Australia faces swelling debt, deficits even as spending curbed

Australia faces mounting debt and deficits ahead, even as Treasurer Jim Chalmers scrimped and saved in his first budget to hold down spending and avoid further fuelling inflation.

The budget deficit will widen from 1.5 per cent of gross domestic product this fiscal year to 2 per cent of GDP in 2024-25, Treasury figures showed Tuesday (Oct 25). That comes at a time when high commodity prices and an ultra-tight labour market are bringing windfall revenue to the government's coffers.

Chalmers is aiming to establish the Labor government's fiscal credibility by ensuring his budget doesn't drive interest rates even higher. That approach contrasts with the former UK administration's mini-budget of unfunded tax cuts that set off market chaos.

"The global economy teeters again, on the edge - with a war that isn't ending, a global energy crisis that is escalating, inflationary pressures persisting, and economies slowing - some of them already in reverse," Chalmers said in his speech to parliament.

"While we intend to avoid the worst of the turbulence from overseas, we cannot escape it completely."

New spending in the budget mainly involved the government delivering on its election pledges, ranging from expanded parental leave to increased childcare subsidies and funding for clean energy projects. These were all-but offset by A$28.5 billion (S$25.6 billion) in savings and extra revenue raised over four years.

Chalmers forecasts wage growth will accelerate to 3.75 per cent this fiscal year and next and exceed inflation in 2024. That would fulfill a key election promise to resume real wage growth in Labor's first term of office.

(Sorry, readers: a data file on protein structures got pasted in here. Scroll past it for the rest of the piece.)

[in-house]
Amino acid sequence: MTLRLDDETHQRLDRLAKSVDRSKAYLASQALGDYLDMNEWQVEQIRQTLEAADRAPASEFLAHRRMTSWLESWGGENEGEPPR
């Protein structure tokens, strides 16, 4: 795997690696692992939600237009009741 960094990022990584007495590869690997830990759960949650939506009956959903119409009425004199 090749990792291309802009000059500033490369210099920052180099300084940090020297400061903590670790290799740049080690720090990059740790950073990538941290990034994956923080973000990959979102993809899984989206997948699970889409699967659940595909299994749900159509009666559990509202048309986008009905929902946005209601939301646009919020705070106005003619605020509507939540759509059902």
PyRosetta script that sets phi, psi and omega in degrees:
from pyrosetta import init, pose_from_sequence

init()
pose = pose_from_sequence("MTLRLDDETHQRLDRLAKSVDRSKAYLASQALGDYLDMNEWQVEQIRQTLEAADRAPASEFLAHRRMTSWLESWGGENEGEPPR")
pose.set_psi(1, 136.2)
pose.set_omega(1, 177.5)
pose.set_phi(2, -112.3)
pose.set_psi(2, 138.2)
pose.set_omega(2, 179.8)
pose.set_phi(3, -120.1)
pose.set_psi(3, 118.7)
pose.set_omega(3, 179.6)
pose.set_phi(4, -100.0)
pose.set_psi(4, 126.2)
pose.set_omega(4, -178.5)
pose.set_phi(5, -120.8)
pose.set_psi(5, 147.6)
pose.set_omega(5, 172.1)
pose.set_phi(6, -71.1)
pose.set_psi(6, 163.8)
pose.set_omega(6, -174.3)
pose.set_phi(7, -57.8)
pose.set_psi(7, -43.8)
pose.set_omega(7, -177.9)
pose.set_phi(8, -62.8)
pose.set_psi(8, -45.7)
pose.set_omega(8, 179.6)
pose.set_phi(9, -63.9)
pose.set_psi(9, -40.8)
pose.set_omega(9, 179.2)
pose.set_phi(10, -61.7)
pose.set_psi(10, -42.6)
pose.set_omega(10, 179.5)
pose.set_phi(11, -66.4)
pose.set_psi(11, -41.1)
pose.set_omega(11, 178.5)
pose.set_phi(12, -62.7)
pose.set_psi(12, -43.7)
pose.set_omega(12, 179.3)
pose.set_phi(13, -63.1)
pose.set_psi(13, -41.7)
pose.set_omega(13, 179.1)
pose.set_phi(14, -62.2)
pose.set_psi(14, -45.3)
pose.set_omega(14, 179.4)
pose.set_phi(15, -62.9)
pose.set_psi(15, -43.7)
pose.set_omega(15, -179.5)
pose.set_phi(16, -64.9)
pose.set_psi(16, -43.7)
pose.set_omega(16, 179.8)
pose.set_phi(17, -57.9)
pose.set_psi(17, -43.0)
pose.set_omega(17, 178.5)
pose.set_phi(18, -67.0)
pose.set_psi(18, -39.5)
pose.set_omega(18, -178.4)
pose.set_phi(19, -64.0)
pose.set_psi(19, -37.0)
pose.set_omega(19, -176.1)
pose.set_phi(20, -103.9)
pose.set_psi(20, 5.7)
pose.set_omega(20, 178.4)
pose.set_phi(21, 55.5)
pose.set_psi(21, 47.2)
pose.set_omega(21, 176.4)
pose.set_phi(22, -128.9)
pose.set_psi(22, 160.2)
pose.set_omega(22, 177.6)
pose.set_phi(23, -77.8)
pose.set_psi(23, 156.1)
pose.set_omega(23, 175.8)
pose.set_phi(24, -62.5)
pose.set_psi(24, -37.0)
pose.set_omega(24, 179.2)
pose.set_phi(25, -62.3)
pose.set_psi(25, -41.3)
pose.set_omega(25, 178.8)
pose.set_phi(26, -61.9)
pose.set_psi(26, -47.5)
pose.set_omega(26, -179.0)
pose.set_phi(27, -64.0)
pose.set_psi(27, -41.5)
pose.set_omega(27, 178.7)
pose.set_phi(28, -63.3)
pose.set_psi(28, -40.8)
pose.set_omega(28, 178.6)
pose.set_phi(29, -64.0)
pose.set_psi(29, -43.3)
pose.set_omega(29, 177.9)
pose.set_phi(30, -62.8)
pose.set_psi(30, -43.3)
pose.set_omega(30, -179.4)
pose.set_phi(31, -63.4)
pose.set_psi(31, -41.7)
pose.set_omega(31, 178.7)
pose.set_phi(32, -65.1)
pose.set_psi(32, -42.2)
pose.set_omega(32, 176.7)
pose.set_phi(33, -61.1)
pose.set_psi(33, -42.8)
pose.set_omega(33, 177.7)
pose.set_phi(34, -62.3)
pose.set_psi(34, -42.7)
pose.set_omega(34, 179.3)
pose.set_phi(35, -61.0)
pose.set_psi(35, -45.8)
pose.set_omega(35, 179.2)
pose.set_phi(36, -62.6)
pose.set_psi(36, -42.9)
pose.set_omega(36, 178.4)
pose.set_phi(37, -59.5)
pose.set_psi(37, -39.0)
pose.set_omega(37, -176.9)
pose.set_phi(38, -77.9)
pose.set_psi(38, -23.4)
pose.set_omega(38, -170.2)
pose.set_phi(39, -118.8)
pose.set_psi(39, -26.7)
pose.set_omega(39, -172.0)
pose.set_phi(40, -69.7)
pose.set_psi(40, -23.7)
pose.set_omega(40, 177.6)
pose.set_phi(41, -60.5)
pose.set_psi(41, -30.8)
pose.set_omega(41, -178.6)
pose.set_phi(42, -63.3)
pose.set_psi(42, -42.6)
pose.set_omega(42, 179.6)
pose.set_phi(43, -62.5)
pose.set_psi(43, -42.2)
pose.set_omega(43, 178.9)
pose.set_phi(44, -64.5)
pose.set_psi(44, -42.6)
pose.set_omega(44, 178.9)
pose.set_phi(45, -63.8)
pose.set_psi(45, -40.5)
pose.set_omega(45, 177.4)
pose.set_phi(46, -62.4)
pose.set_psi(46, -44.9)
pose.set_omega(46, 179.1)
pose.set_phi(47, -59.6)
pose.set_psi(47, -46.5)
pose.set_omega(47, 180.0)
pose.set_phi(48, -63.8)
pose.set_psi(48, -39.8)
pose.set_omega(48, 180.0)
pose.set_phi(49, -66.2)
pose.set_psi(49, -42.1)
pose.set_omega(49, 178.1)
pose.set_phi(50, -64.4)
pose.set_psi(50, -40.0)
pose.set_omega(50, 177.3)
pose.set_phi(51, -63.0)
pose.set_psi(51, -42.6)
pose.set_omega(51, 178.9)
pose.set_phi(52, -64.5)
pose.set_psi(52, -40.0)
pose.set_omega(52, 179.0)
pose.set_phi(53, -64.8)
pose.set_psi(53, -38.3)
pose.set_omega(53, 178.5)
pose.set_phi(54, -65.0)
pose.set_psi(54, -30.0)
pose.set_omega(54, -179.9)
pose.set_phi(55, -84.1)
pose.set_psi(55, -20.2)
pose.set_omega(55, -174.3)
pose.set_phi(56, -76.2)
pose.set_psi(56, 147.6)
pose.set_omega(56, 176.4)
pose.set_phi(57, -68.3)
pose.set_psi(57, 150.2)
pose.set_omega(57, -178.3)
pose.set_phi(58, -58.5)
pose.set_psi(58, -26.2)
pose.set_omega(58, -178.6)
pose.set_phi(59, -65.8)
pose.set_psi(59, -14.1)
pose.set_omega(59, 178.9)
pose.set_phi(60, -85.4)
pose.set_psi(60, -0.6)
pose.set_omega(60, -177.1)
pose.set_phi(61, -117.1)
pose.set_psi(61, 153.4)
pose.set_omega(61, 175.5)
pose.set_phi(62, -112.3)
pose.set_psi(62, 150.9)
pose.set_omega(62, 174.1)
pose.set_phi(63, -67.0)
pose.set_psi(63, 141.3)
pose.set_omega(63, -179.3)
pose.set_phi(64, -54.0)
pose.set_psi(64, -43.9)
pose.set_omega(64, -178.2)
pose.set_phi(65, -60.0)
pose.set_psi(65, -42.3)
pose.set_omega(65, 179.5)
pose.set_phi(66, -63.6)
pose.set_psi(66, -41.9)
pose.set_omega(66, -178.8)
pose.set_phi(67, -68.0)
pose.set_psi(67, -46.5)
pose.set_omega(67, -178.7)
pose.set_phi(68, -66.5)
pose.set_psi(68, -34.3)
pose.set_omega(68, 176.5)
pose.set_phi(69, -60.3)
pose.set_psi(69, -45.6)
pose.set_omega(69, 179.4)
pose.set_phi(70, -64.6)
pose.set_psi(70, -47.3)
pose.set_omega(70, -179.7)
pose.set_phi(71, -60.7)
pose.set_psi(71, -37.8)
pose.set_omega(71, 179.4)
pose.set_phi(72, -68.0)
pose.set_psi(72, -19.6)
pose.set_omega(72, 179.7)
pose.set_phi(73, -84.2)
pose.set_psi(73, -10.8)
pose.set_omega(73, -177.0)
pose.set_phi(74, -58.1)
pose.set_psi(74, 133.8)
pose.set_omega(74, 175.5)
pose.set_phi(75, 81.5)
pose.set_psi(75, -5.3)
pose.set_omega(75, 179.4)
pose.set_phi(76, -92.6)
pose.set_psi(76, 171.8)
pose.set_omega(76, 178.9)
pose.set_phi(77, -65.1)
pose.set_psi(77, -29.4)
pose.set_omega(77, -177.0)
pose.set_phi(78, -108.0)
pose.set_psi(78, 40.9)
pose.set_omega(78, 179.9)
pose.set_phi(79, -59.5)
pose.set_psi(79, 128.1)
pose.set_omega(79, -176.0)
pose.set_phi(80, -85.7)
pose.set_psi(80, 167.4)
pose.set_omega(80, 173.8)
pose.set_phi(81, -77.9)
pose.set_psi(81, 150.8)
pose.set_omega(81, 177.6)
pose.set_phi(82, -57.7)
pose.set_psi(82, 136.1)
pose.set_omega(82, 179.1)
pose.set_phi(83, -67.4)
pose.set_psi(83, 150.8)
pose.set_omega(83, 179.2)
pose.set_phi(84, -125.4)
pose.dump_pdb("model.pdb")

Despite putting more than 90 per cent of its commodities windfall back into the budget, the government still forecasts net debt rising to 23 per cent of GDP this fiscal year and climbing to 28.5 per cent in 2025-26. That in part reflects rising global government bond yields.

Australia's deficit and debt levels are still well ahead of Group of 20 counterparts. Their average budget deficits are forecast to hold above 3 per cent of GDP through 2026 and government debt hover around 77 per cent in 2023.

That explains why Australia is one of only a handful of countries with a coveted AAA credit rating from all three major agencies.

Treasury warned Tuesday of challenges facing Australia's largest trading partner, China, as it deals with a housing downturn and fallout from a Covid Zero policy.

"Chances of severe outbreaks, further declines in the property sector, ineffectiveness of fiscal stimulus, and weakening global demand for Chinese exports have tilted risks heavily to the downside," Treasury said.

Unveiling Labor's first budget since winning office in May, Chalmers managed to hold down spending growth to an annual average of just 0.3 per cent of GDP over four years.

Economists had warned too much new spending would overheat an already strong economy as the Reserve Bank is in the midst of its sharpest policy tightening cycle in a generation.

Governor Philip Lowe has signaled further hikes ahead after raising the cash rate to 2.6 per cent this month from 0.1 per cent in May to help bring inflation back the bank's 2-3 per cent target. Data out Wednesday is likely to show headline consumer prices accelerated to 7 per cent in the third quarter, the fastest pace in 32 years.

Both the RBA and Treasury forecast inflation will peak at just under 8 per cent later this year.

Chalmers said the cost of living relief he was delivering was likely to "make life easier for Australians without adding to inflation." He also highlighted that much of the spending would generate economic dividends.

The treasurer said that Australia has plenty going in its favour, including very low unemployment of 3.5 per cent and "good prices for our exports."BLOOMBERG

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